Mahsa A. Lindeman, MS, MFT
Call: (925) 289-9733
Andrew Lindeman, MS, MFT
Call: (925) 322-0793
Location: 190 N Wiget Lane Suite 275 Walnut Creek CA 94598
Boundaries is a topic that comes up many times in my work with clients. Here is the most simple definition: boundaries are things that you are okay with and not okay with. For example, in your personal relationships, are you okay with someone saying something that hurts you? Are you okay with not having a 2-way relationship? Are you okay with being flaked on or lied to? Are you okay with someone dismissing your thoughts and feelings?
These types of things happen in relationships with our friends, family, and co-workers. Somebody will say or do something that bothers you. Setting boundaries is the ability to communicate what is something that you can tolerate, forgive, or understand, and what is not.
Understanding the concept of boundaries and being able to implement it stems from your experiences in childhood. If your parents did not acknowledge that your thoughts and feelings counted or mattered, then you’ll have more of a learning curve with creating and sticking to boundaries. This is because you were taught at one point in your life that other peoples’ needs trump your own. Maybe you learned to dismiss your own feelings and focus on making sure mom and dad were “happy”. Maybe you did muster up enough courage to try and create a boundary when you were a child and the repercussions were too severe. Whatever the reasons may be, boundaries were not present in your childhood.
But now you are not that child. You didn’t have a choice then but you have a choice today. Yet you still fear upsetting people, fear ruining relationships by making your needs known, are not even sure what your needs are at all, or believe that you don’t have those rights. And these beliefs have led you to being very unhappy. You’re not happy in your romantic relationship, you wish you had better friendships, and you feel like other people don’t respect you.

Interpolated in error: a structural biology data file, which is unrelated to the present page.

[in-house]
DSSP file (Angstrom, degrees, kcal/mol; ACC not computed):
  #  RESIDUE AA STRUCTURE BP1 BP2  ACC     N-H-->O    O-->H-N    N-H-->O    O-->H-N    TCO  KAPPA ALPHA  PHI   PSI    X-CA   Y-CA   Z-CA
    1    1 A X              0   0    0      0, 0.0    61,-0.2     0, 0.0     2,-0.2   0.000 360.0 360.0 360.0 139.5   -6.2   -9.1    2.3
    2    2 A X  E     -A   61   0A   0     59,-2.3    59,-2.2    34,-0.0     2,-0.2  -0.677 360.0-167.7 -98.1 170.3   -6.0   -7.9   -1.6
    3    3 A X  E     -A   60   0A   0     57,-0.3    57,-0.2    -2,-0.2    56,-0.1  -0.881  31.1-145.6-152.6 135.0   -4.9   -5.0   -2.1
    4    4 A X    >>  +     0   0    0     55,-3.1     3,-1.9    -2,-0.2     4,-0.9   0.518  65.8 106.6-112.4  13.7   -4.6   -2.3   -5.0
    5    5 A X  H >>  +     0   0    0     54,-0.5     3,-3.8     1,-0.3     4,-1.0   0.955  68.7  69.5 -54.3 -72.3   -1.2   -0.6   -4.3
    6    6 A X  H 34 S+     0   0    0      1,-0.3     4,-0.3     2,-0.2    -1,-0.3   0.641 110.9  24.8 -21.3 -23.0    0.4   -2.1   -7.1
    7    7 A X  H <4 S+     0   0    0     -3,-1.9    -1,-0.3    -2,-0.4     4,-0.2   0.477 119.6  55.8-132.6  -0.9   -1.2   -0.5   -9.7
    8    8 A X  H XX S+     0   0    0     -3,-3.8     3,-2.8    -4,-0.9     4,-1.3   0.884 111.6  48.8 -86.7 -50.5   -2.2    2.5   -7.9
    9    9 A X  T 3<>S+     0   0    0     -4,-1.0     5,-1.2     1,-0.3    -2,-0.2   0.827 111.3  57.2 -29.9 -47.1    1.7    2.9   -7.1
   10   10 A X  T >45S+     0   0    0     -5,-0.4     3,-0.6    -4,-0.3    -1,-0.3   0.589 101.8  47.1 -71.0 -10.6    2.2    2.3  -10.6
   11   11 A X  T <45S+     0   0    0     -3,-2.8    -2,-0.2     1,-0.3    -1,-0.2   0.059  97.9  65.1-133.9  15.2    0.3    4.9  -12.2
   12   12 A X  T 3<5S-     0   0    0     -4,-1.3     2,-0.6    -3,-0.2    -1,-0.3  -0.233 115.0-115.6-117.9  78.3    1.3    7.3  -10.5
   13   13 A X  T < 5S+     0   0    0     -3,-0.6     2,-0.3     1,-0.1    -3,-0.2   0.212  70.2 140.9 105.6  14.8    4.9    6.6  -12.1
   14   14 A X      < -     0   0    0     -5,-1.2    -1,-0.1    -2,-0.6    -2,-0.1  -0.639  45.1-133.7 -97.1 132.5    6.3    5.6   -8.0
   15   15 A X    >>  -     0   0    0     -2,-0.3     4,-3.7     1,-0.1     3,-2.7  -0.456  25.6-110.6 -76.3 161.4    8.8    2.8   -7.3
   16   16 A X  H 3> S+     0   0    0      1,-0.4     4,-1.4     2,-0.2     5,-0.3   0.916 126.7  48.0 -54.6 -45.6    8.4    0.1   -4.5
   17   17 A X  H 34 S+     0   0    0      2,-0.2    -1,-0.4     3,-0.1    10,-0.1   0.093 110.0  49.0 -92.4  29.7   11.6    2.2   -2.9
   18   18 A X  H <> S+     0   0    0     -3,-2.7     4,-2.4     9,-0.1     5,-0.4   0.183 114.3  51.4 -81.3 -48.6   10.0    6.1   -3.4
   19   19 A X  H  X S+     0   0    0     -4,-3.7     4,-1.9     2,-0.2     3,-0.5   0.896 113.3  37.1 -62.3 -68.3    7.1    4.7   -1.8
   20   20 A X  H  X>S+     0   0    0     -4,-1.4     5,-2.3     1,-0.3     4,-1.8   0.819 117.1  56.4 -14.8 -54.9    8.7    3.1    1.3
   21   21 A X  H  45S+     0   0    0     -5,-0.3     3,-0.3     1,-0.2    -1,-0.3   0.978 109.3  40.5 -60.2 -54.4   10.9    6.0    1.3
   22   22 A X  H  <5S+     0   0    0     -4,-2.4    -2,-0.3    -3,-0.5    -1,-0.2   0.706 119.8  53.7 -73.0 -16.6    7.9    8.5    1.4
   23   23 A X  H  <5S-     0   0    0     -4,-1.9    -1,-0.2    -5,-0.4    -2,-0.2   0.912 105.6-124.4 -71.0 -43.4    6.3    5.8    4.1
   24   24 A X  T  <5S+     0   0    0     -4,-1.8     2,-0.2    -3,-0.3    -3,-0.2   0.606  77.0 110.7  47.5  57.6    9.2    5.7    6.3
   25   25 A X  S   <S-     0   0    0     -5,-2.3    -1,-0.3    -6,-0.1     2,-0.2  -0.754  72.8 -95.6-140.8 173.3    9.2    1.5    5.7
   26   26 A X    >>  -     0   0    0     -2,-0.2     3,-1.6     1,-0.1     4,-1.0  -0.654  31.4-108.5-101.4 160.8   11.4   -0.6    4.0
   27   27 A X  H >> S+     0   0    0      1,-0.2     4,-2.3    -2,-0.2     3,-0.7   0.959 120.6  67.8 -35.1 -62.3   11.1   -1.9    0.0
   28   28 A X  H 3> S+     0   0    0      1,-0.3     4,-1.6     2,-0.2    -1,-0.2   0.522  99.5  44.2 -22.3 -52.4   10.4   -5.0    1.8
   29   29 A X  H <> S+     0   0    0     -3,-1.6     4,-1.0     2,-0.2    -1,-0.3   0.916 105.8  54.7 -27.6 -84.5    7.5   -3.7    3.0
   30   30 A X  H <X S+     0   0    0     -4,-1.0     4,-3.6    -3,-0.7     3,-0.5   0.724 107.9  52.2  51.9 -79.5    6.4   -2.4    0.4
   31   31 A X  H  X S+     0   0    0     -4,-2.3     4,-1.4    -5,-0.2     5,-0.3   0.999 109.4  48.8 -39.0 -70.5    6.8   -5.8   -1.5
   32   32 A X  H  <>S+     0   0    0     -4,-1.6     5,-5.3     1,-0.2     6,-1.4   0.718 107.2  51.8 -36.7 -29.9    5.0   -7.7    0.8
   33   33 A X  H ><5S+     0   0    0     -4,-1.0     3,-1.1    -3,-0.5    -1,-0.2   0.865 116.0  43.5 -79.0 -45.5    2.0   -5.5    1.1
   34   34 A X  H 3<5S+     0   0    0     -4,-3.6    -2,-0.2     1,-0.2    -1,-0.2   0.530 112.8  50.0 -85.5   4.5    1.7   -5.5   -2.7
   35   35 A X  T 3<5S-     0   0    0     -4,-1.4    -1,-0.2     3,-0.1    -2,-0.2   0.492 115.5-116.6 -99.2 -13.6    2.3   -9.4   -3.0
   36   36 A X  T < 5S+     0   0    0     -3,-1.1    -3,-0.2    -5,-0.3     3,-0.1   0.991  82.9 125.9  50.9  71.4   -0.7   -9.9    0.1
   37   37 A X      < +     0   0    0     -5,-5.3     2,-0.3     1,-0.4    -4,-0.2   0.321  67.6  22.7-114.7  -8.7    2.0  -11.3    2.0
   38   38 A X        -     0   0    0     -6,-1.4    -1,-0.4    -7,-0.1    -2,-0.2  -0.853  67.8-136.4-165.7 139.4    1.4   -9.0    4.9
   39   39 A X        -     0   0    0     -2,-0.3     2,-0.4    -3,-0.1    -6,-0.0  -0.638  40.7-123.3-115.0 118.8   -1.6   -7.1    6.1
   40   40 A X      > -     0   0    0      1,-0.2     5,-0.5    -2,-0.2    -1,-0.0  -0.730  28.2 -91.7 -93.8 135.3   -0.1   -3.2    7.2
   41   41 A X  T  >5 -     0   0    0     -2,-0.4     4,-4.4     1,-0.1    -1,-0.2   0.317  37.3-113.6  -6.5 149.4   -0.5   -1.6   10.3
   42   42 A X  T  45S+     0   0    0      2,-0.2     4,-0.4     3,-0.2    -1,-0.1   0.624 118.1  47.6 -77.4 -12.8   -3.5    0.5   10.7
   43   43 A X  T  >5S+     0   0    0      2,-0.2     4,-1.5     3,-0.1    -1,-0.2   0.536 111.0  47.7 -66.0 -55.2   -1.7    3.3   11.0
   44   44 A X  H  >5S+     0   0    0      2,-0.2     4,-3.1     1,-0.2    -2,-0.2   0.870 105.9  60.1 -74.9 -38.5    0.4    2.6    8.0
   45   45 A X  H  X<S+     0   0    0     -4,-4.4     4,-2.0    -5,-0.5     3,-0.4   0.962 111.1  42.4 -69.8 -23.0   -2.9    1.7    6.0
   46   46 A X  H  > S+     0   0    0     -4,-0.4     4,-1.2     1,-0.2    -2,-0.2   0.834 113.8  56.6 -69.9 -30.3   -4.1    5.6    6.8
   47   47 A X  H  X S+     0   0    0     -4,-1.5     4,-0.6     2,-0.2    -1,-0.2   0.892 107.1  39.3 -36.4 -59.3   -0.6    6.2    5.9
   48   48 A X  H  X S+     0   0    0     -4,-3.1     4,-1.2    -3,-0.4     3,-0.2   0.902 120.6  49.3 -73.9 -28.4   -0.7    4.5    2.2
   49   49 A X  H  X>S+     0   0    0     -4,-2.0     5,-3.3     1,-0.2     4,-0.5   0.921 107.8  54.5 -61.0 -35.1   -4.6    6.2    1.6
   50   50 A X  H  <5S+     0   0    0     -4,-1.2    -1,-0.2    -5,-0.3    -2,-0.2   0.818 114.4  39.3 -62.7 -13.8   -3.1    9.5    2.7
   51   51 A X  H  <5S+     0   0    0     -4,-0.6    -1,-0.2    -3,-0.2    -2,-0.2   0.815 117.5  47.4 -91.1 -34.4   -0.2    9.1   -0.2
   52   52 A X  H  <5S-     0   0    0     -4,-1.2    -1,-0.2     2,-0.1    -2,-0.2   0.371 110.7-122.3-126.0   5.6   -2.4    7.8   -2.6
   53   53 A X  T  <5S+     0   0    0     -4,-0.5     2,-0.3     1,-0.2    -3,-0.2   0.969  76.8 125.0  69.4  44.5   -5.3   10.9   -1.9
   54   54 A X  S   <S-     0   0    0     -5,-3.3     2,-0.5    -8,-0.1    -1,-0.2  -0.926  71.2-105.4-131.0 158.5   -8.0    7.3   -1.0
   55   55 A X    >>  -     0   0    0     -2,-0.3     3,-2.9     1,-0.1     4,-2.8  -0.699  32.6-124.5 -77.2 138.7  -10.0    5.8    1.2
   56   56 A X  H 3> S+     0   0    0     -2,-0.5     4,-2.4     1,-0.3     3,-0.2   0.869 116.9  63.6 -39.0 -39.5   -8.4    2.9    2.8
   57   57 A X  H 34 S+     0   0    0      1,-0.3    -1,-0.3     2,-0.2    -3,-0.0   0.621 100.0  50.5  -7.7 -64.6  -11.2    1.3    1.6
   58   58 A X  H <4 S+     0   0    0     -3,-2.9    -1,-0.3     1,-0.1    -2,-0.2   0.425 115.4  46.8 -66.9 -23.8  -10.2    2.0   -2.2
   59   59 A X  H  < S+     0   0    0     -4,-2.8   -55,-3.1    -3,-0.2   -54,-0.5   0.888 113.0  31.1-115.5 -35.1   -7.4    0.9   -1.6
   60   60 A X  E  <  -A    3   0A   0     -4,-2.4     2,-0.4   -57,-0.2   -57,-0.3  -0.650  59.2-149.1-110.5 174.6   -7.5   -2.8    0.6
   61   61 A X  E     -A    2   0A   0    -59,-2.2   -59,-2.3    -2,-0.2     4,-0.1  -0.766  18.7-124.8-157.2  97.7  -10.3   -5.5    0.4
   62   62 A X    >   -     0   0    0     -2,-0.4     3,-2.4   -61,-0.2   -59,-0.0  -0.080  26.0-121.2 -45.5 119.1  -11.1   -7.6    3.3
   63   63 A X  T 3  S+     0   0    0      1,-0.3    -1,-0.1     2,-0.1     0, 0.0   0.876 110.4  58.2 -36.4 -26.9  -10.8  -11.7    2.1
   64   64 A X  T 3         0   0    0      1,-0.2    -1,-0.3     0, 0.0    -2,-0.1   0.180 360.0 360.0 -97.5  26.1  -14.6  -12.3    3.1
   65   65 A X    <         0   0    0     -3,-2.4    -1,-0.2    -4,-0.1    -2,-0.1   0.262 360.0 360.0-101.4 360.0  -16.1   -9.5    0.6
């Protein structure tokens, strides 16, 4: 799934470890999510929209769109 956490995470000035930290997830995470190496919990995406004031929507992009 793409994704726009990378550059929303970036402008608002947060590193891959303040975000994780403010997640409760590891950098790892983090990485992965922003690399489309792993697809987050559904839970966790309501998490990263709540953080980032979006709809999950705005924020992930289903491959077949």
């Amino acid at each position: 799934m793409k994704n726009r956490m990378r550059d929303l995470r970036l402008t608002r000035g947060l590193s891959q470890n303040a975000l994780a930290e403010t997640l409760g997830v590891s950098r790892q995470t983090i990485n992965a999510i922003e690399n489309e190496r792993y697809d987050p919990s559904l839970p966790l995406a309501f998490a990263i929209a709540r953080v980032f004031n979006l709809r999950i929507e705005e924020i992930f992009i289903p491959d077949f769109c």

And that’s exactly what happens when you don’t have boundaries. A lack of boundaries is an invitation for a lack of respect. Because how can you have respect for someone or a situation that feels boundary-less?
Think about how we operate in society. We have rules, laws and boundaries for how we act and what we do. We respect because we understand the limits. Imagine how you would feel and what you would do without laws, rules and boundaries. You would not know where to start and where to stop. You would have no idea what was OK and what was not. And you act accordingly.
Relationships are the same concept. If someone thinks that anything and everything they do is fine with you, what is to stop them from doing so? Why would it matter? They have no clue what is important to YOU.
Boundaries keep you safe and they keep you happy. You recognize what you value and your own needs. You realize that having needs is normal and healthy. You break away the old cognitions of placing more importance on the needs of other people instead of yourself. You can incorporate your needs and the needs of the people you care about in a balanced and healthy manner.
Give it a try and see what differences you feel. Process your fears by journalling, talking with a trusted friend or seeing a therapist. Taking care of yourself and your needs will ultimately feel much better than attempting to keep relationships that upset you and violate your boundaries.